Semester-long student project will conclude with formal presentation of recommendations
Plymouth State University and White Mountain Paper Company (WMPC) in Gorham, New Hampshire, have created a sponsored collaboration to identify potential future uses for the land currently used as a wastewater treatment lagoon for the mill’s operations, with a specific focus on the needs of the community. WMPC, in collaboration with the local municipalities, is currently exploring the viability of decommissioning the existing wastewater treatment lagoons in favor of a closed-loop connection to a municipal water treatment plant, which, if successful, could unlock approximately 40 acres of prime land along an area known as Cascade Flats for redevelopment.
PSU Associate Professor of Business Law Chantalle Forgues, JD, LLM, MBA, invited 10 students from various disciplines, including marketing, pre-law, finance, sociology and others, to participate in a semester-long course, Special Topics in Law and Entrepreneurship. The course is co-led by North Country native and PSU Instructor of Business Lisa Perras, MBA, CHI, and falls under the Innovation and Entrepreneurship Cluster. In keeping with PSU’s pioneering Cluster Learning Model, the course draws upon the expertise of community partners and resources from other disciplines such as economics, accounting, land use and French-Canadian culture.
“As students begin their exploration of the regulatory and zoning landscape of Gorham and Berlin and the potential economic and community benefits of this project, a common thread throughout will be the importance of team building and community consensus building,” Forgues said. “This collaboration will identify the actual needs of the community and ways to maximize the redevelopment of Cascade Flats.”
Students recently visited the paper mill facility and the approximately 40-acre parcel that currently contains the wastewater treatment lagoons. Over the next three months, they will research the permissible uses of the property and what would be possible to develop there, and they will poll community members and stakeholders about how they would like the land to be redeveloped. Students created the Facebook page “What Would You Do with the Lagoon?” and have already begun engaging the community.
On Thursday, December 8, the students will present their findings and recommendations for the best use of the property to WMPC and will invite state and local government officials and other stakeholders to attend a public presentation at the PSU campus.
“This special course in Law and Entrepreneurship is a perfect example of PSU’s Cluster Learning Model in action,” said PSU President Donald L. Birx, Ph.D. “Not only are students engaged in interdisciplinary study – working alongside peers from various disciplines – but by engaging students with the greater community they are gaining critical hands-on experience while building a network of contacts they’ll need to work and succeed in the real world. PSU is pleased to be working alongside WMPC on this exciting initiative.”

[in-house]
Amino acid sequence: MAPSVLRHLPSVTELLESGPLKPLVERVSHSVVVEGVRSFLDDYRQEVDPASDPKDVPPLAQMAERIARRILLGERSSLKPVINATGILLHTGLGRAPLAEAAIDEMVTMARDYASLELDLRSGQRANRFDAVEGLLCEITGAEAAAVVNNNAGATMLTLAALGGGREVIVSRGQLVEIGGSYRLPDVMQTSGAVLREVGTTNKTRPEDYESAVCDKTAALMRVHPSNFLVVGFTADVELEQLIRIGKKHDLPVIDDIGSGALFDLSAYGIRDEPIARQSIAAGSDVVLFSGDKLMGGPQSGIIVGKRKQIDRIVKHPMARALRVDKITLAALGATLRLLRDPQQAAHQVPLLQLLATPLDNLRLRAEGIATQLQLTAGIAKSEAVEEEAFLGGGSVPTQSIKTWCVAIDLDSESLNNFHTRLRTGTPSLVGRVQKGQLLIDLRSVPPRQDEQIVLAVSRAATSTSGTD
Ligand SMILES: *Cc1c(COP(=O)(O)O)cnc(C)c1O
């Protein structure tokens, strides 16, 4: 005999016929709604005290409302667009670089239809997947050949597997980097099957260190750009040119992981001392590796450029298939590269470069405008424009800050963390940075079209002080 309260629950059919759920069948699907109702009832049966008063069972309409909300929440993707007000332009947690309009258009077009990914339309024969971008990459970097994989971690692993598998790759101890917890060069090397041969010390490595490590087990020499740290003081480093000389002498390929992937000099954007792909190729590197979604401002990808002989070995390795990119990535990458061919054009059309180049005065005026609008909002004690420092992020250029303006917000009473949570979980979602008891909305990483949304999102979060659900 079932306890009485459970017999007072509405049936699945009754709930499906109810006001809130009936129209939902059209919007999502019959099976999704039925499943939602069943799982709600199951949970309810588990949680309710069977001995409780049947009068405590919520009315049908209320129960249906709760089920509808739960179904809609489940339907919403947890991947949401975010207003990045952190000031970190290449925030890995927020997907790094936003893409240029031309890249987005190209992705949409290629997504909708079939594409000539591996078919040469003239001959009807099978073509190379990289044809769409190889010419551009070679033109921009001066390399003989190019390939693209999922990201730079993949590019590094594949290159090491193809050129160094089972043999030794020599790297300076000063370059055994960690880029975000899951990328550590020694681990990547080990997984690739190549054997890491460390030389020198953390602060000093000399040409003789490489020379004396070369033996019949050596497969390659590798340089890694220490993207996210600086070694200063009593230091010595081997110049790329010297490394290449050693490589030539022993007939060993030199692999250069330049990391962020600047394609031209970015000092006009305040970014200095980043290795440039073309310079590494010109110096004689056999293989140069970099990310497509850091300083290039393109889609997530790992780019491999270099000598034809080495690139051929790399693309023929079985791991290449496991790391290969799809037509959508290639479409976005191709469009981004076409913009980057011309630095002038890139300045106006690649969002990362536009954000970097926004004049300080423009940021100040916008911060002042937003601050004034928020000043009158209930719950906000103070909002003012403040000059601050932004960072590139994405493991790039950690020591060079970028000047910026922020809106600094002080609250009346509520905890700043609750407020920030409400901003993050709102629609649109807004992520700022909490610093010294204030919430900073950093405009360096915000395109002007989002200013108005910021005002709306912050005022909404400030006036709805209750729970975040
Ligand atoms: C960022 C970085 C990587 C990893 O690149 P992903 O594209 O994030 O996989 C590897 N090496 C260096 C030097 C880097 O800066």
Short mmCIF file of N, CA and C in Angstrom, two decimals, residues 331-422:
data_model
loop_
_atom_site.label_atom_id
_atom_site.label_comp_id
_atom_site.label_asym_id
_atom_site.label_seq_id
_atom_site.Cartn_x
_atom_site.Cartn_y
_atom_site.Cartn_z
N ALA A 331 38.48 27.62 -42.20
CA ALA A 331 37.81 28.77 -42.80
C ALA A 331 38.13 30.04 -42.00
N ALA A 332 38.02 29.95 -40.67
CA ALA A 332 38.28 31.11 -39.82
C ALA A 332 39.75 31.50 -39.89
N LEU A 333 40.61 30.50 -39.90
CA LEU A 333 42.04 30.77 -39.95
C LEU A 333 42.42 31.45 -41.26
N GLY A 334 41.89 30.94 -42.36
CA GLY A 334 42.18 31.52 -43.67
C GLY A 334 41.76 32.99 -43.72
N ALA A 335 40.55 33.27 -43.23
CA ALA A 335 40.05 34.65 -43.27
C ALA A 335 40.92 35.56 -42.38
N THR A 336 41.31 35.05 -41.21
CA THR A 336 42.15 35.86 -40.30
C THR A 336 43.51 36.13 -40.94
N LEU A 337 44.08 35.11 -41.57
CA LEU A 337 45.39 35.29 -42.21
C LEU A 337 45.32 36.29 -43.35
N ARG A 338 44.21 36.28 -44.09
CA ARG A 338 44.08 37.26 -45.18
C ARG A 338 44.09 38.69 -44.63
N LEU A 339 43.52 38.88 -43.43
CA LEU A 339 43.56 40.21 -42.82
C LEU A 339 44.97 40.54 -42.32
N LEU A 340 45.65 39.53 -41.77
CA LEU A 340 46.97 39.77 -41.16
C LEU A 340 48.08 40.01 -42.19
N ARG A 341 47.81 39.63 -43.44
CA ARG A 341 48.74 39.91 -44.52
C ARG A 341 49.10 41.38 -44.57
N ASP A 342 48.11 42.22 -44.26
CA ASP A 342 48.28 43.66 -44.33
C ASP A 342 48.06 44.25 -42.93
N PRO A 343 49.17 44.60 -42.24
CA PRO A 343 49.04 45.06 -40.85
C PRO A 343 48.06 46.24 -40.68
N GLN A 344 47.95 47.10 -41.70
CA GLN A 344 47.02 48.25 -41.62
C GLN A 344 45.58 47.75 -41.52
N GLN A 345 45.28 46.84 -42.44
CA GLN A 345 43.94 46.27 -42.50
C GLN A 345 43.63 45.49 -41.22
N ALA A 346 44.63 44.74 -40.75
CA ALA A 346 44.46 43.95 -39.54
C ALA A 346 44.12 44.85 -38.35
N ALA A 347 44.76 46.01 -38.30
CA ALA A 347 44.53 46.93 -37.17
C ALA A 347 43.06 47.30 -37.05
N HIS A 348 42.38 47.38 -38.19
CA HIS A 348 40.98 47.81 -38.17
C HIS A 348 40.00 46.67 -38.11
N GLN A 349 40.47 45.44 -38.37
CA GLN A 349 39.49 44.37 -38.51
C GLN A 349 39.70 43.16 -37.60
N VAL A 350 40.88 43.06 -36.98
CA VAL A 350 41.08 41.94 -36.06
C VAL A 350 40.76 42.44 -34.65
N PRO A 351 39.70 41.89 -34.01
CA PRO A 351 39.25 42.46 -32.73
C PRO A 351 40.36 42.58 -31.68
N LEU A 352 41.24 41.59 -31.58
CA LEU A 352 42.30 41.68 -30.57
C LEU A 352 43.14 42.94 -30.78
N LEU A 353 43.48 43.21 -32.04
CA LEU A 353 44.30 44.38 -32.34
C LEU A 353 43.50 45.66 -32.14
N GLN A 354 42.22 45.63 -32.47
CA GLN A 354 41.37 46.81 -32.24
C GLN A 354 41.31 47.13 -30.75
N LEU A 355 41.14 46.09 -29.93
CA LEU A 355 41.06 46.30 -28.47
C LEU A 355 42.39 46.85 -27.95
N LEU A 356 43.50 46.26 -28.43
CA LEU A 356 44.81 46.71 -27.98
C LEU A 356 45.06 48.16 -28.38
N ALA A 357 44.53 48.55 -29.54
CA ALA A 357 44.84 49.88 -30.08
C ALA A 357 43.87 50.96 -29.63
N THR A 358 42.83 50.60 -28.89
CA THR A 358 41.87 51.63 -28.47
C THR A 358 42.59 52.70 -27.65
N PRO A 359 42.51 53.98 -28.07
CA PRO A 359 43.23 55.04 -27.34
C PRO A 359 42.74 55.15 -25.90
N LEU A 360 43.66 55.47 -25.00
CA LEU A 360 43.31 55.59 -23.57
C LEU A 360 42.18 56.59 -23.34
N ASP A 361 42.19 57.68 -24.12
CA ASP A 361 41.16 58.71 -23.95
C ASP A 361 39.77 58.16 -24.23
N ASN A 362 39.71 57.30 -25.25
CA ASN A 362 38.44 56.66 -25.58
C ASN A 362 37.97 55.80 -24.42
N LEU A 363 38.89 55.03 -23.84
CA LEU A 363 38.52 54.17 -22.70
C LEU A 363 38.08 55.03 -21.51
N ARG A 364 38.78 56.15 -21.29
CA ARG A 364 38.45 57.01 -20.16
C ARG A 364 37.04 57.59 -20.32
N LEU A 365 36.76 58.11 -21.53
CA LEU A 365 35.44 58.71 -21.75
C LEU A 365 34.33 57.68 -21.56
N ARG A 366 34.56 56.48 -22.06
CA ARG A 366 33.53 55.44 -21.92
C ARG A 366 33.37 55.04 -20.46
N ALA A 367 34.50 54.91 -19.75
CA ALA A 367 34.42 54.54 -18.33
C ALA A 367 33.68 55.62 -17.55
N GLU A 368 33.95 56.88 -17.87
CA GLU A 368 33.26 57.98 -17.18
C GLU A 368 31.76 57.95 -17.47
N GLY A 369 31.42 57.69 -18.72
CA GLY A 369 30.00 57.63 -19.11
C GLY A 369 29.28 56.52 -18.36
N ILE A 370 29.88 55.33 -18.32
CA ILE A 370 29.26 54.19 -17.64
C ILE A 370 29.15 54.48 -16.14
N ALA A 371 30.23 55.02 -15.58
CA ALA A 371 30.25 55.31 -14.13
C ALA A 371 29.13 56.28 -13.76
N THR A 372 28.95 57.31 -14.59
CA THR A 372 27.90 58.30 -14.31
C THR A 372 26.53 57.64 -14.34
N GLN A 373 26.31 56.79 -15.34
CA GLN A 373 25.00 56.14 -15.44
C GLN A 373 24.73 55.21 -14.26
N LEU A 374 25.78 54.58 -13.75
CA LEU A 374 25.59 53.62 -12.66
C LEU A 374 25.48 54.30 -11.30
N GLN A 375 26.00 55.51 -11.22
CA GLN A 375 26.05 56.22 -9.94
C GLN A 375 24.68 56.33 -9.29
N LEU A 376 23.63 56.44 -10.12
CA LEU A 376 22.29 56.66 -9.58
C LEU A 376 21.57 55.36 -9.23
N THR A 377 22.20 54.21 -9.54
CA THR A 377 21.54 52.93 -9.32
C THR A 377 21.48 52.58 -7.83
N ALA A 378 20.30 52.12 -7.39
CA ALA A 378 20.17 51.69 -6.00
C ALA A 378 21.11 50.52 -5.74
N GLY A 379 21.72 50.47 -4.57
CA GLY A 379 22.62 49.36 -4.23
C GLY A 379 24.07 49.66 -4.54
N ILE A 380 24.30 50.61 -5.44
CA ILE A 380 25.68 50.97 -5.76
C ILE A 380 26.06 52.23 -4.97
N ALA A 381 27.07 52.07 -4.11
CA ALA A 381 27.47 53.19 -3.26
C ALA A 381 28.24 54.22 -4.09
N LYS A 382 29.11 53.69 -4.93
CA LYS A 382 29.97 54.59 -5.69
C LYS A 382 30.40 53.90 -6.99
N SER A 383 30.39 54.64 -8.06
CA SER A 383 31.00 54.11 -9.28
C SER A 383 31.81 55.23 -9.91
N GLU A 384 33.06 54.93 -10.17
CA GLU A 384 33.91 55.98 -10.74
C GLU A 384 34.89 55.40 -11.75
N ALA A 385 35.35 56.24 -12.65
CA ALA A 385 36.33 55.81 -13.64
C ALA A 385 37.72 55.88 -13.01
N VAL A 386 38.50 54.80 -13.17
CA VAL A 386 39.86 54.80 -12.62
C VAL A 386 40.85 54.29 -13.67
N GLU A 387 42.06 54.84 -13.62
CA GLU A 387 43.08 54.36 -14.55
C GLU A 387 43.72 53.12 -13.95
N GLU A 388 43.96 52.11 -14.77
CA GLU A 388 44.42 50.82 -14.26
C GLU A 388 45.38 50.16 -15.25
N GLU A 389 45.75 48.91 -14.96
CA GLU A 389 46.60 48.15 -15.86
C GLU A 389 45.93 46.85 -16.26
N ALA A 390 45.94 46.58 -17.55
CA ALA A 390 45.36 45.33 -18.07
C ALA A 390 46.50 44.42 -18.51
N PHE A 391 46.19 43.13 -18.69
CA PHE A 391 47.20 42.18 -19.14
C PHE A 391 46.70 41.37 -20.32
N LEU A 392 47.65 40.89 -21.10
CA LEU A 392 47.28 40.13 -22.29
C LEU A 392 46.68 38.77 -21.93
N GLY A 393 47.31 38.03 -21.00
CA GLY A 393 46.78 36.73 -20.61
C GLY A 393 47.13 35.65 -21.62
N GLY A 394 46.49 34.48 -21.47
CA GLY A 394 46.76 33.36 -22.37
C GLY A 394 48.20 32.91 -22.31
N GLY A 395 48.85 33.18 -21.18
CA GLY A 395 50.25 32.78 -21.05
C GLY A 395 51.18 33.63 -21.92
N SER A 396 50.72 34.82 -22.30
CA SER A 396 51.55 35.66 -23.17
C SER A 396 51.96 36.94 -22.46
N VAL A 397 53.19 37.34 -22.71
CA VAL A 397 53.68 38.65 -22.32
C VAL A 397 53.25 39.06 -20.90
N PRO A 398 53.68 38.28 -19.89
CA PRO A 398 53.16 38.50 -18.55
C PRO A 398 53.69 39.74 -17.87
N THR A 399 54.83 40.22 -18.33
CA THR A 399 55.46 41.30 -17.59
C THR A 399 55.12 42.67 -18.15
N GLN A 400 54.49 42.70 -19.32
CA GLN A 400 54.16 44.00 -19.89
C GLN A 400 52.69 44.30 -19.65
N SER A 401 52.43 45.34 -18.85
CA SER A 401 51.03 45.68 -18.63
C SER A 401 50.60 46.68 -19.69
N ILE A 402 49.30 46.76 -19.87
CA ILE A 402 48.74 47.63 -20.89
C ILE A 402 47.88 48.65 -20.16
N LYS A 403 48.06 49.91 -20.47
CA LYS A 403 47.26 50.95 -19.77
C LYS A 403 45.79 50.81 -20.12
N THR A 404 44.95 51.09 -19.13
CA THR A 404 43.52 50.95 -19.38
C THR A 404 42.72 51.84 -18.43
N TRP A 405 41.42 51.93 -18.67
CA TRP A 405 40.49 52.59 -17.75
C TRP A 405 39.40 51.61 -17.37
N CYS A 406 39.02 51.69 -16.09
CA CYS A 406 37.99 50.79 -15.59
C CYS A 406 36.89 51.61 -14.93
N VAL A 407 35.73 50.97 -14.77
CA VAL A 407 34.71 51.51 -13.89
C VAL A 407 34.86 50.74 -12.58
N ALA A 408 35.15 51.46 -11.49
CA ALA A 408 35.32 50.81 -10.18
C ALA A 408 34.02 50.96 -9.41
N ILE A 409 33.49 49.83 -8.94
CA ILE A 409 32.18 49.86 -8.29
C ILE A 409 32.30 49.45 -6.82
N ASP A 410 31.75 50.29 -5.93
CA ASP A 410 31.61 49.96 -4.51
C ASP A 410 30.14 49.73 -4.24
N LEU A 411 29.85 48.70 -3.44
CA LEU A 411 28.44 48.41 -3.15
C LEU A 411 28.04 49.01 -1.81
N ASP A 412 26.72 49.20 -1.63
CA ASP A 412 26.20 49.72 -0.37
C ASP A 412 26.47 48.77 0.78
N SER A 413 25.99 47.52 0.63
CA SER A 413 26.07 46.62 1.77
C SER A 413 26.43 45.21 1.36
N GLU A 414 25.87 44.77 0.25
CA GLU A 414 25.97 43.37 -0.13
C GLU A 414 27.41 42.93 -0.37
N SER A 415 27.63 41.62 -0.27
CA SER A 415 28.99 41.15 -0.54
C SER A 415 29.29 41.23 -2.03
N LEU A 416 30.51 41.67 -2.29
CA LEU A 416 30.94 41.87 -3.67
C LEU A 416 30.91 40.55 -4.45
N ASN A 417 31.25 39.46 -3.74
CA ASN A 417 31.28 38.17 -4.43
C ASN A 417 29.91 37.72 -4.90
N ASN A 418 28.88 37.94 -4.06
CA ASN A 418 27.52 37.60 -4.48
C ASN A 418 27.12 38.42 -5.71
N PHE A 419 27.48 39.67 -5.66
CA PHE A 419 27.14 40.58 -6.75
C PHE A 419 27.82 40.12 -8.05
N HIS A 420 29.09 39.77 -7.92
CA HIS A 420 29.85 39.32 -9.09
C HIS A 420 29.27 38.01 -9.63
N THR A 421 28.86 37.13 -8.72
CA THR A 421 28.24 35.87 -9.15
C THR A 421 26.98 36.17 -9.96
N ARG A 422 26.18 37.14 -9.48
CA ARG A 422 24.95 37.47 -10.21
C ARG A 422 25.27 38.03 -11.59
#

Behrens Investment Group acquired the mill assets of the former Gorham Paper and Tissue Mill out of bankruptcy on December 31, 2020, preserving more than 70 jobs in the community and sparing the mill from liquidation and permanent closure. White Mountain Paper crafted a strategic plan focused on implementing key initiatives relating to energy efficiency and environmental sustainability. These strategic initiatives will allow WMPC to be one of the most environmentally responsible paper mills in the country, while remaining competitive, reducing economic volatility, and allowing for future growth.
Managing member Evan Behrens is committed to finding sustainable ways to better operate the mill and to position it for long-term success and opportunities to grow.
“In order for all business to be successful and sustainable, it is critical that the surrounding community is healthy. While we see tremendous potential for this paper mill to become an industry leader in sustainability and overall environmental stewardship, we believe that much more can be developed onsite which could better the community and create strategic opportunities to solve for the region’s broader needs” Behrens said. “We are working in collaboration with Berlin and Gorham to develop a sustainable, modern approach to not only the wastewater treatment, but for the entire Mill property. We firmly believe that the community outreach and exploration efforts this select group of students are undertaking will help to advance the discussions and identify real opportunities that can be implemented, improving the overall viability of the community and the North Country as a whole.”
The city of Berlin, in collaboration with WMPC, has been awarded $100,000 from the American Rescue Plan Act (ARPA) to fund preliminary engineering work to explore the feasibility and initial costing of the proposed closed-loop system. This funding was pursued at the recommendation of former NH Department of Resources and Economic Development Commissioner George Bald, who acts as an advisor to WMPC, and with support of the New Hampshire Department of Environmental Services.
This project reflects PSU’s commitment to educate students to study and care for the environment, live a sustainable lifestyle and to promote sustainability to the campus community and the world beyond. PSU has made sustainability initiatives a priority first and foremost with its Sustainability Studies program, which incorporates interdisciplinary fields such as business, the social sciences, the arts and humanities, environmental science, and public health.